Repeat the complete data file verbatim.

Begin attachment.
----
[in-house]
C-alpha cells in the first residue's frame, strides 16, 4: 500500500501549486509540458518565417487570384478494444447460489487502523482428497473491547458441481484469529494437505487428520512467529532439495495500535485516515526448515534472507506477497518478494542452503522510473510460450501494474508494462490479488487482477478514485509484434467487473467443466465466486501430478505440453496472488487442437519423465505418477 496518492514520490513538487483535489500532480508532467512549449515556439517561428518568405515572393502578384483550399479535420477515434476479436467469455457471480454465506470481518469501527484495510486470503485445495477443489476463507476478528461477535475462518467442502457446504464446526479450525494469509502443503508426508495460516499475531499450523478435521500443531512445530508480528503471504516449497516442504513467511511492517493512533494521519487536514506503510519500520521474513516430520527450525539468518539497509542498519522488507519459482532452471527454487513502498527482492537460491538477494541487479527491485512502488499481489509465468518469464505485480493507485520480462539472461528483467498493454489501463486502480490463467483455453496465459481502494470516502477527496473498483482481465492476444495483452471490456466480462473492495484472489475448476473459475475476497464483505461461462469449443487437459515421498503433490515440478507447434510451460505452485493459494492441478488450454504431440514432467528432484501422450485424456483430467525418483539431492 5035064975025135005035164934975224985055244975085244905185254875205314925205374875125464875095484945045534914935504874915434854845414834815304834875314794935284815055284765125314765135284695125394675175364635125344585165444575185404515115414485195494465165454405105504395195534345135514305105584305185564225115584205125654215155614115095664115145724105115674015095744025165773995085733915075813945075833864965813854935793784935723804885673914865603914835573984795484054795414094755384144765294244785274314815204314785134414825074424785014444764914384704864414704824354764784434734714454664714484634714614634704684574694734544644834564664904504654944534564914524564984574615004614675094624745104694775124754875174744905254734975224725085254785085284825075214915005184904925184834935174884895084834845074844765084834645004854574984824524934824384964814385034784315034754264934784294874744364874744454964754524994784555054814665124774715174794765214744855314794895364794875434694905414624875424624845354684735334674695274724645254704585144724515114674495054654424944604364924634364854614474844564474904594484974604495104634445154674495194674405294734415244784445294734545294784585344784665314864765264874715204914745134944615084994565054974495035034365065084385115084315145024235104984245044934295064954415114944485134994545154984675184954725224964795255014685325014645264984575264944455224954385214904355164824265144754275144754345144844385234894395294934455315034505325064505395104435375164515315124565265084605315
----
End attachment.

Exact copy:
[in-house]
C-alpha cells in the first residue's frame, strides 16, 4: 500500500501549486509540458518565417487570384478494444447460489487502523482428497473491547458441481484469529494437505487428520512467529532439495495500535485516515526448515534472507506477497518478494542452503522510473510460450501494474508494462490479488487482477478514485509484434467487473467443466465466486501430478505440453496472488487442437519423465505418477 496518492514520490513538487483535489500532480508532467512549449515556439517561428518568405515572393502578384483550399479535420477515434476479436467469455457471480454465506470481518469501527484495510486470503485445495477443489476463507476478528461477535475462518467442502457446504464446526479450525494469509502443503508426508495460516499475531499450523478435521500443531512445530508480528503471504516449497516442504513467511511492517493512533494521519487536514506503510519500520521474513516430520527450525539468518539497509542498519522488507519459482532452471527454487513502498527482492537460491538477494541487479527491485512502488499481489509465468518469464505485480493507485520480462539472461528483467498493454489501463486502480490463467483455453496465459481502494470516502477527496473498483482481465492476444495483452471490456466480462473492495484472489475448476473459475475476497464483505461461462469449443487437459515421498503433490515440478507447434510451460505452485493459494492441478488450454504431440514432467528432484501422450485424456483430467525418483539431492 5035064975025135005035164934975224985055244975085244905185254875205314925205374875125464875095484945045534914935504874915434854845414834815304834875314794935284815055284765125314765135284695125394675175364635125344585165444575185404515115414485195494465165454405105504395195534345135514305105584305185564225115584205125654215155614115095664115145724105115674015095744025165773995085733915075813945075833864965813854935793784935723804885673914865603914835573984795484054795414094755384144765294244785274314815204314785134414825074424785014444764914384704864414704824354764784434734714454664714484634714614634704684574694734544644834564664904504654944534564914524564984574615004614675094624745104694775124754875174744905254734975224725085254785085284825075214915005184904925184834935174884895084834845074844765084834645004854574984824524934824384964814385034784315034754264934784294874744364874744454964754524994784555054814665124774715174794765214744855314794895364794875434694905414624875424624845354684735334674695274724645254704585144724515114674495054654424944604364924634364854614474844564474904594484974604495104634445154674495194674405294734415244784445294734545294784585344784665314864765264874715204914745134944615084994565054974495035034365065084385115084315145024235104984245044934295064954415114944485134994545154984675184954725224964795255014685325014645264984575264944455224954385214904355164824265144754275144754345144844385234894395294934455315034505325064505395104435375164515315124565265084605315